The charismatic cult leaders at the heart of Waco and Jonestown cast a heavy shadow over The X-Files episode ‘The Field Where I Died’.
Male figures of intense charisma are writ large across The X-Files, all the way from protagonist Fox Mulder downward. David Duchovny’s laconic, handsome, disarming ability to present even the strangest of conceits to an audience was, in large part, why Chris Carter’s series was such a success. Around him, within not just the ongoing series mythology but a litany of ‘standalone’ episodes, lay male characters built on a much darker, possessive oratory and narrative power.
The X-Files episode ‘The Field Where I Died’ (S4, Ep5) is built on one such man: Vernon Ephesian, played by Michael Massee, a talented character actor perhaps best known for a sinister turn as a primary villain on the hit action series 24. Ephesian is not the focus of Glen Morgan and James Wong’s script, but he serves as a catalyst for the central plot as Mulder and Scully form part of an FBI task force, in tandem with the Bureau of Alcohol, Tobacco & Firearms (ATF), to raid the Temple of the Seven Stars, a fundamentalist religious cult in Tennessee led by Ephesian, a man accused of child abuse and hoarding illicit firearms.
Assistant Director Skinner (Mitch Pileggi), the agents’ erstwhile superior, points out why Mulder and Scully would be on such a case. “You were assigned to this operation to investigate claims of Ephesian’s paranormal abilities… channeling, astral projection.” Immediately, Ephesian is presented as a powerful, singular male force with apparent dominion over what the human mind is capable of. Aside from being a natural draw to Mulder – ever interested in proving supernatural phenomenon – Ephesian encapsulates a prosaic, underlying fear in The X-Files: that the extraordinary and dangerous lurk in the ostensible normality of America.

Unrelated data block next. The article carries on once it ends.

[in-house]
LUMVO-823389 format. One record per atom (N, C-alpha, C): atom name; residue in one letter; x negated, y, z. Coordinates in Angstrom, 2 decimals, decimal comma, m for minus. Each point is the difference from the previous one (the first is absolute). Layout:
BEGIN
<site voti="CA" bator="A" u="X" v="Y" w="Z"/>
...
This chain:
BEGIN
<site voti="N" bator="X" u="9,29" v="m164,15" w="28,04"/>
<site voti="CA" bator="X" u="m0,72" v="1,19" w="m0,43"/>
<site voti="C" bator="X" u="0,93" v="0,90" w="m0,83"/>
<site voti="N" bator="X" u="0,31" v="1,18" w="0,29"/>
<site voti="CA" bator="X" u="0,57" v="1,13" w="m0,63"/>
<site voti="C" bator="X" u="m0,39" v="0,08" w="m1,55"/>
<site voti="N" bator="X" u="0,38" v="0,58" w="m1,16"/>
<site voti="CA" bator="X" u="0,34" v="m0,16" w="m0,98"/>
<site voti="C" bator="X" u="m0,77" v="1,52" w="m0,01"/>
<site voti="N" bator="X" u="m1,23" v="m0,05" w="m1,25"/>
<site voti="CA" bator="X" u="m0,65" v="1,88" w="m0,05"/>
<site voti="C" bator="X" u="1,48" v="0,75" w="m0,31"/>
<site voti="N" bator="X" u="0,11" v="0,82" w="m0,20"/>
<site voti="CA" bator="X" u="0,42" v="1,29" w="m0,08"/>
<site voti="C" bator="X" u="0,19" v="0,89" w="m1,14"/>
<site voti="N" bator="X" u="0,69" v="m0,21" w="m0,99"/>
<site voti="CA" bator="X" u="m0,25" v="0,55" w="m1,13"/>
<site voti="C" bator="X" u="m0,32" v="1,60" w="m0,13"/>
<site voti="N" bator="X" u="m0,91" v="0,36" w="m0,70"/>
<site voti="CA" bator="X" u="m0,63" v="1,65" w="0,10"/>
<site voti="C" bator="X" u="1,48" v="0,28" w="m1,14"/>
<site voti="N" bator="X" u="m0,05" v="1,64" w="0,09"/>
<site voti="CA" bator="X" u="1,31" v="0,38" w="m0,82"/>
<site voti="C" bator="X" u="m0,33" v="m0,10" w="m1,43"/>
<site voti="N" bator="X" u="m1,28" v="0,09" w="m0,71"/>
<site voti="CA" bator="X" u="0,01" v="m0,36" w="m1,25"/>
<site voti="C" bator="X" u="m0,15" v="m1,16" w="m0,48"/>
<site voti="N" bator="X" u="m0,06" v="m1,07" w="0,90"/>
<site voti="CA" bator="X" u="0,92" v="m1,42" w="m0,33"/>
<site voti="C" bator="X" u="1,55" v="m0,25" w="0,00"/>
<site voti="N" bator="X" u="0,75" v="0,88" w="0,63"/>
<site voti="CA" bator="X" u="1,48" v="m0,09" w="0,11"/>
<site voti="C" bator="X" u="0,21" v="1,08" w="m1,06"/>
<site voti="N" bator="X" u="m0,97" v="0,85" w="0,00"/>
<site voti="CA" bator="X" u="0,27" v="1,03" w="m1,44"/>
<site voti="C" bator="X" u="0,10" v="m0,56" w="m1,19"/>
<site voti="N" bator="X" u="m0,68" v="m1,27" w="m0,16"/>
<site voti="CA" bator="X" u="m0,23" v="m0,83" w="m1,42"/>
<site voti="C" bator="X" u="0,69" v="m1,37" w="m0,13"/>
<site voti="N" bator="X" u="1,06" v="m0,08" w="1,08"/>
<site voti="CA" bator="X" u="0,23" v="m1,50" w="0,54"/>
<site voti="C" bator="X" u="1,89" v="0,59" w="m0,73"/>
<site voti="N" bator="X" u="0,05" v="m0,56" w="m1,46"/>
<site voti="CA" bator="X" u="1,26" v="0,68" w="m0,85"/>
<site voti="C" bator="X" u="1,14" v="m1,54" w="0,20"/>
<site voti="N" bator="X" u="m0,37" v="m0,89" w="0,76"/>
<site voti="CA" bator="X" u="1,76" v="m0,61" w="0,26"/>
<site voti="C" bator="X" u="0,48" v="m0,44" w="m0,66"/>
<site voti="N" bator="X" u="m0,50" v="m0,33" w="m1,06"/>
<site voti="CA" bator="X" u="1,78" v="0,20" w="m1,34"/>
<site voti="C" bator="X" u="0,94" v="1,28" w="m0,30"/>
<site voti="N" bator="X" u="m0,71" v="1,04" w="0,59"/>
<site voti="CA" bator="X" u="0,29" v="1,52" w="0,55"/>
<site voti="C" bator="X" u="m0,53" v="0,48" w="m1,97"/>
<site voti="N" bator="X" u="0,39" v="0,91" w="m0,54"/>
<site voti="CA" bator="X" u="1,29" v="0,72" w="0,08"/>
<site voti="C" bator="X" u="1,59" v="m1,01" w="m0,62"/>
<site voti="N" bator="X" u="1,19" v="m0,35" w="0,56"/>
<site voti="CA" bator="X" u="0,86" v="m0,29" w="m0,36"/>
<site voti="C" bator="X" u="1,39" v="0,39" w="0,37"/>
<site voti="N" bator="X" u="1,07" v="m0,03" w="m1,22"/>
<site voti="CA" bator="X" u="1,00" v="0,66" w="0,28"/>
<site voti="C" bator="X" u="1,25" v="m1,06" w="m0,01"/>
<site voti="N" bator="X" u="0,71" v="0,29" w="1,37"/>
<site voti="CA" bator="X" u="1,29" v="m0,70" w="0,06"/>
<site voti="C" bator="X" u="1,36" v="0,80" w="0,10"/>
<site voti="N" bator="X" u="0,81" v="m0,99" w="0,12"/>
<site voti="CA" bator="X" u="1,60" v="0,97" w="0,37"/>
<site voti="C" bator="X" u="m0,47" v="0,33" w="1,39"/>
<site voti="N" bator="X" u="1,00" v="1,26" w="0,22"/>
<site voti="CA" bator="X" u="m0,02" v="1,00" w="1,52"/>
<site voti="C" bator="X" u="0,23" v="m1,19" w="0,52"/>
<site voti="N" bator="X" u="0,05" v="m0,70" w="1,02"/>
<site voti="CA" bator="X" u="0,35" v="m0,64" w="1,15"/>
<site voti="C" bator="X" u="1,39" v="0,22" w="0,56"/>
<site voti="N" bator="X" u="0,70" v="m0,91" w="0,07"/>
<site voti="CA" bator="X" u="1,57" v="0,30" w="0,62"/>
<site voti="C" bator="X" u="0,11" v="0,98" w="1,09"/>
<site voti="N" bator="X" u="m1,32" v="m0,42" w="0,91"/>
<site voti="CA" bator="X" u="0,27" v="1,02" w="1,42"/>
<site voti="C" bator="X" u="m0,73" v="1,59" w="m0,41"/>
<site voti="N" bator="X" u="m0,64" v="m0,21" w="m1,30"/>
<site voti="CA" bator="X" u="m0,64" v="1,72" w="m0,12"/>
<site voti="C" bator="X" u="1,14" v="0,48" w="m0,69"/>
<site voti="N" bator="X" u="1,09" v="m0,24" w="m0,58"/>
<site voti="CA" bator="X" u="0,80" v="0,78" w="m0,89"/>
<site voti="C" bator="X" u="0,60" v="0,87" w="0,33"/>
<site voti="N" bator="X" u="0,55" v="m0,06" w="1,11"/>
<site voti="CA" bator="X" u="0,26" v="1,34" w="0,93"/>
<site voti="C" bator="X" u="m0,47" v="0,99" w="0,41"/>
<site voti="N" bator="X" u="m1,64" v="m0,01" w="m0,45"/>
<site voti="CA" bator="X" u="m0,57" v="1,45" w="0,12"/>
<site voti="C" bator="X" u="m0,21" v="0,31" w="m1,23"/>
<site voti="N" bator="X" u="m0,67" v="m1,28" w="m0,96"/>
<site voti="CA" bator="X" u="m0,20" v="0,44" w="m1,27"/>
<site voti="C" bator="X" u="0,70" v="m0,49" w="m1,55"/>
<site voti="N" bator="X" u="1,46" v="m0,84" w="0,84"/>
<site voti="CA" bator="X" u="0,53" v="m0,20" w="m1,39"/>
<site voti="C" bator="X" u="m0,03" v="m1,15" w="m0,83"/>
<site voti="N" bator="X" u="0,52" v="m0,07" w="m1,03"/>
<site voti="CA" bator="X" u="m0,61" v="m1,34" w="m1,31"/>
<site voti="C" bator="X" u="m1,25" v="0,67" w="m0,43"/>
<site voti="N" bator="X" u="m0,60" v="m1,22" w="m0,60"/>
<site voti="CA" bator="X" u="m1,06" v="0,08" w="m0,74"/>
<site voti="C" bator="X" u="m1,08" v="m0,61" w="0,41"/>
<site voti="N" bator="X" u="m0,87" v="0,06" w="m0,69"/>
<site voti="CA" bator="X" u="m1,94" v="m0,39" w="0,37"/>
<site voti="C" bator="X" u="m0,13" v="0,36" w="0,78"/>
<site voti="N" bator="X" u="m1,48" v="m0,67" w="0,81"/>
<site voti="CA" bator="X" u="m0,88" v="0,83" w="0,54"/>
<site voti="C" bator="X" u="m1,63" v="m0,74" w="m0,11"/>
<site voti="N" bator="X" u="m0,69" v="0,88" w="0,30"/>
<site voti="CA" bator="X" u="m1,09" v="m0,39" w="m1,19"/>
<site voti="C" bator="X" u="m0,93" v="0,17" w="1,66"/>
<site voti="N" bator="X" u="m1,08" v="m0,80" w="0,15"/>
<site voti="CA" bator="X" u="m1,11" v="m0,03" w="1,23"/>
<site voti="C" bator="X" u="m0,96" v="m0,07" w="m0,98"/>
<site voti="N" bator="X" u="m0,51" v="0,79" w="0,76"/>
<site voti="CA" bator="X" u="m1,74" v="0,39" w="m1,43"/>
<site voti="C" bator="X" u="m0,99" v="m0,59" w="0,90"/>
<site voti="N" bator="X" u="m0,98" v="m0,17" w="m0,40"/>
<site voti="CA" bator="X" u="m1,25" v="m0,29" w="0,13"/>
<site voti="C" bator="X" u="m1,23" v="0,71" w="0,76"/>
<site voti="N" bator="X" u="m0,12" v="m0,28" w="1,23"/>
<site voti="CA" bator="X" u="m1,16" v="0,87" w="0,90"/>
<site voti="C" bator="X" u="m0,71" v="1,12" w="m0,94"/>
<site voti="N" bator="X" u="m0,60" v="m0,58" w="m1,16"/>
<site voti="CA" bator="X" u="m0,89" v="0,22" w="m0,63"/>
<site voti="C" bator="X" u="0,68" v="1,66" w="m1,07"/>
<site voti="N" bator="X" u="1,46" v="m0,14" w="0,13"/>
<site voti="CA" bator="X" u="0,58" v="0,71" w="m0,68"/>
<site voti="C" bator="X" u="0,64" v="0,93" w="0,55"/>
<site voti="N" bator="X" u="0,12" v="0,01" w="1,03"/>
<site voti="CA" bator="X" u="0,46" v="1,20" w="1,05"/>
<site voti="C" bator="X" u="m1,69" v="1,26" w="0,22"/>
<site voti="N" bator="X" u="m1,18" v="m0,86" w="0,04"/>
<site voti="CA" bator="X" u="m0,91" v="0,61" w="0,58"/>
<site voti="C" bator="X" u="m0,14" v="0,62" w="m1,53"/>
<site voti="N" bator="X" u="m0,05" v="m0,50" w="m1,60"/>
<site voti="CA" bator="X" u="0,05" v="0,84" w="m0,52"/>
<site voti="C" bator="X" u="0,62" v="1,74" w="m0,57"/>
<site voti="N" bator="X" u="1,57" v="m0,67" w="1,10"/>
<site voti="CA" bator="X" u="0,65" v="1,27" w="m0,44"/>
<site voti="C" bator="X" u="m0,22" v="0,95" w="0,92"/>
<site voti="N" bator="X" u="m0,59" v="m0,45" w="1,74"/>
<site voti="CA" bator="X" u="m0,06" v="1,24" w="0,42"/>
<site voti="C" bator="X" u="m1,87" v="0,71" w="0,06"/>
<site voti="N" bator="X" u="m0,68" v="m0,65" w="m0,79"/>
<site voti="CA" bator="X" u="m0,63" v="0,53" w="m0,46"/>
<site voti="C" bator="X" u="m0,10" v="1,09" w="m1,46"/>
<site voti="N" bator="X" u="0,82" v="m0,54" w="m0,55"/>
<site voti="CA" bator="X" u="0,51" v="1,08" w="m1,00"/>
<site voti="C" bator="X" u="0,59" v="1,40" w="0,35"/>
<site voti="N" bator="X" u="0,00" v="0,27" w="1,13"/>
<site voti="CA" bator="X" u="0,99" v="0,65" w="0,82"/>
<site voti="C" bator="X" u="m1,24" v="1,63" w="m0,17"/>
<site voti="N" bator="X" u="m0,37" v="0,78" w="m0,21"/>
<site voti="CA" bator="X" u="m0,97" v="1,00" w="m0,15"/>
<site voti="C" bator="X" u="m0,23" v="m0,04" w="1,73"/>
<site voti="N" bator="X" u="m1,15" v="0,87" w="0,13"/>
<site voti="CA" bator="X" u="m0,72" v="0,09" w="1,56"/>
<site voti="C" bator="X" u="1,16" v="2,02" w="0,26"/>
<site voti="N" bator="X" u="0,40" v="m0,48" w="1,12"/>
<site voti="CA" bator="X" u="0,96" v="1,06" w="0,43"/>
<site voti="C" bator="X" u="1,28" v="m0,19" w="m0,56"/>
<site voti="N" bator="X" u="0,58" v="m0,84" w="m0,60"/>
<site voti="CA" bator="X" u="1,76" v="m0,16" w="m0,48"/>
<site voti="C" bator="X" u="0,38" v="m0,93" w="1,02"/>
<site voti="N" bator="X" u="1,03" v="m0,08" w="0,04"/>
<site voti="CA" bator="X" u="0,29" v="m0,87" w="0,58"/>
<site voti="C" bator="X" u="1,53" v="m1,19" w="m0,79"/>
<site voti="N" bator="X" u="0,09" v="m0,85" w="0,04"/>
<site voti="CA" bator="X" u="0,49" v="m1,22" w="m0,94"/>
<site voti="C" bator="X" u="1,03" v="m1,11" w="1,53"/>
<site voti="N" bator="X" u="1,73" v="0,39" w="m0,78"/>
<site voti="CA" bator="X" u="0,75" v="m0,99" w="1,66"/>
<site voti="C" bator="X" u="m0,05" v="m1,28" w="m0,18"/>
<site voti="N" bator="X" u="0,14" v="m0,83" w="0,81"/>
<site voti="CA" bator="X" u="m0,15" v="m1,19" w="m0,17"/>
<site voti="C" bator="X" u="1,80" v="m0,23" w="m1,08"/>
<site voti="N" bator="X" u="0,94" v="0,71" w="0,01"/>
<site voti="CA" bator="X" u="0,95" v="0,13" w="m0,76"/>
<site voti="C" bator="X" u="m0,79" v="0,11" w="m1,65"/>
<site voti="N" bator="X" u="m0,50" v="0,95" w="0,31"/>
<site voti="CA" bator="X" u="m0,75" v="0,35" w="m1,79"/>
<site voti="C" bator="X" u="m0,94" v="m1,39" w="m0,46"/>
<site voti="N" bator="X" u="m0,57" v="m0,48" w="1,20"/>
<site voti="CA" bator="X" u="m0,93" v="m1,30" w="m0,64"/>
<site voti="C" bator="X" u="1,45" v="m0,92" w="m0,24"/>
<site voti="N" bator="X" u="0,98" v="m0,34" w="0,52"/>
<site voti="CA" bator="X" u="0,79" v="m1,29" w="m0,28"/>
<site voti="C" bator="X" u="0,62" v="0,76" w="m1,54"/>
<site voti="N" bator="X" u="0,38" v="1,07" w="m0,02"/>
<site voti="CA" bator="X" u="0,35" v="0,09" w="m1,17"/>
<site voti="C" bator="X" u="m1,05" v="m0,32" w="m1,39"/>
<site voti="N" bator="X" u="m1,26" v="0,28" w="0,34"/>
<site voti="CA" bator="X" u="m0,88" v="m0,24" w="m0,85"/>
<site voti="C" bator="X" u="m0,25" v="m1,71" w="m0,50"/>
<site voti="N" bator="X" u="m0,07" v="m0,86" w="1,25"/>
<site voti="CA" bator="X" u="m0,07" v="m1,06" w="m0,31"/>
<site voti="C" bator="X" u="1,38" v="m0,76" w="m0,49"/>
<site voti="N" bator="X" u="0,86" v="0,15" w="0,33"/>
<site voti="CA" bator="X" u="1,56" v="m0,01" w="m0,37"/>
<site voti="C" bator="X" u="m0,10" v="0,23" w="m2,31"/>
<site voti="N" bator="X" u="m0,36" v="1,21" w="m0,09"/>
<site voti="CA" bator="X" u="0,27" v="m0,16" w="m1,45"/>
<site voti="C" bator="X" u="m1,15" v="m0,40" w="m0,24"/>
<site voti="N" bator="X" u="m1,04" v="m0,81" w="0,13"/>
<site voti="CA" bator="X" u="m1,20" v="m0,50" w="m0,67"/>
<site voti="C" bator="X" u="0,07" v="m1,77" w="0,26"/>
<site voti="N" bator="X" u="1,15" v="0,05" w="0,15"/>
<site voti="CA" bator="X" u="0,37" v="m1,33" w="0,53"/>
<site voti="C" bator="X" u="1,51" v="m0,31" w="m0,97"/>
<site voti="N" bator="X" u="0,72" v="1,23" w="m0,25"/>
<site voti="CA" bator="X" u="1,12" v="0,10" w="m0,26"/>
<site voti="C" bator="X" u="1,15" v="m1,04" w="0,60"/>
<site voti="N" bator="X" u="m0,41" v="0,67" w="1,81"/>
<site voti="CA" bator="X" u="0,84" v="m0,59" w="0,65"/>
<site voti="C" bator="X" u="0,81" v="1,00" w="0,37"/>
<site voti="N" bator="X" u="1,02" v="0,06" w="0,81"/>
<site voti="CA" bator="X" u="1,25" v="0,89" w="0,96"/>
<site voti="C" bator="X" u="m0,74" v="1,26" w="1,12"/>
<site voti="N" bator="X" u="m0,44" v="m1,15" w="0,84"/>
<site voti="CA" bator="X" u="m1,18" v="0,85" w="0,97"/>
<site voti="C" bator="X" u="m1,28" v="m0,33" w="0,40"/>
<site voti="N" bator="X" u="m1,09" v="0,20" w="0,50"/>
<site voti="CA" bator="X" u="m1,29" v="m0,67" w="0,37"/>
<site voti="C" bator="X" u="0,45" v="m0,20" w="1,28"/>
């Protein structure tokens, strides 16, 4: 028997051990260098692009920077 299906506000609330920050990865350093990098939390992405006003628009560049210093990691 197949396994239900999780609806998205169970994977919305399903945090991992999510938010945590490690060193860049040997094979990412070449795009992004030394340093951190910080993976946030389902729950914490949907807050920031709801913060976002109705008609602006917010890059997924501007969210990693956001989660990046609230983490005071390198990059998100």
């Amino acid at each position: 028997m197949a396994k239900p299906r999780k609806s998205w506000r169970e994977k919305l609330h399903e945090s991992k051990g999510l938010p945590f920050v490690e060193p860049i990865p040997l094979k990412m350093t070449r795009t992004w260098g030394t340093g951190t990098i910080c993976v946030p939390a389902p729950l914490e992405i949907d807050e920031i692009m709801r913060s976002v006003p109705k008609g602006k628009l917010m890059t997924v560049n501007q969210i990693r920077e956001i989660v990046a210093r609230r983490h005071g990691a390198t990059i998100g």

“You have to believe that he believes his own rap. When he speaks, he’s just explaining that ‘this is the way it is’ – and that’s when it gets very scary,” Massee explains in Andy Meisler’s I Want to Believe: The Official Guide to the X-Files Volume 3 (1998). Scully describes him as a “paranoid charismatic sociopath.” Ephesian’s power comes not in the rumors of the paranormal feats he can achieve—which Morgan and Wong have no interest in turning into reality—but rather the charismatic power of his zealotry. When we first meet him, he’s preparing to lead a cluster of followers—including his wife Melissa (Kristen Cloke)—to take their own lives by drinking poison.
Skinner very early on, aware the FBI/ATF operation has failed to conclusively provide enough evidence to shut down the Temple, voices the anxiety of law enforcement as to Ephesian’s potential power: “My concern is if the Temple members are released, any subsequent federal investigation will ignite Ephesian’s paranoia to such a degree that we won’t have another Waco on our hands… we’ll have Jonestown.” These are two key real-life cultural and political touchstones that inform the underlying plot of ‘The Field Where I Died’ but also how The X-Files portrays dangerous, near messianic cult leaders such as Ephesian across the series’ run.
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Jim Jones, The Jonestown Massacre, and ‘The Field Where I Died’
Jonestown was the first. The informal name of the People’s Temple Agricultural Project, a remote settlement in the South American republic of Guyana, Jonestown was so named after such a hypnotic male figure: Jim Jones.
He formed the People’s Temple, a US cult, over 900 of whose members all died in 1978 from cyanide poisoning in what was long deemed a ‘mass suicide’ but has been revised, over time, into more of a ‘murder suicide’ given not all the deaths were consensual on the part of the cultists. It remains the largest cult-influenced massacre in history.
Jones’ sect, much like the Temple of the Seven Stars, had its roots in Post-War Christian fundamentalism — Jones having formed the People’s Temple in Indiana in 1955 out of the evangelical Pentecostal movement —but Jones practiced what he called “apostolic socialism”; he had studied the work of Mao Zedong, Adolf Hitler, and Joseph Stalin as a child, and considered the latter as well as Vladimir Lenin personal heroes. Jonestown massacre survivor Deborah Layton suggests in her book Seductive Poison (1998) that Jones believed: “Those who remained drugged with the opiate of religion had to be brought to enlightenment—socialism.”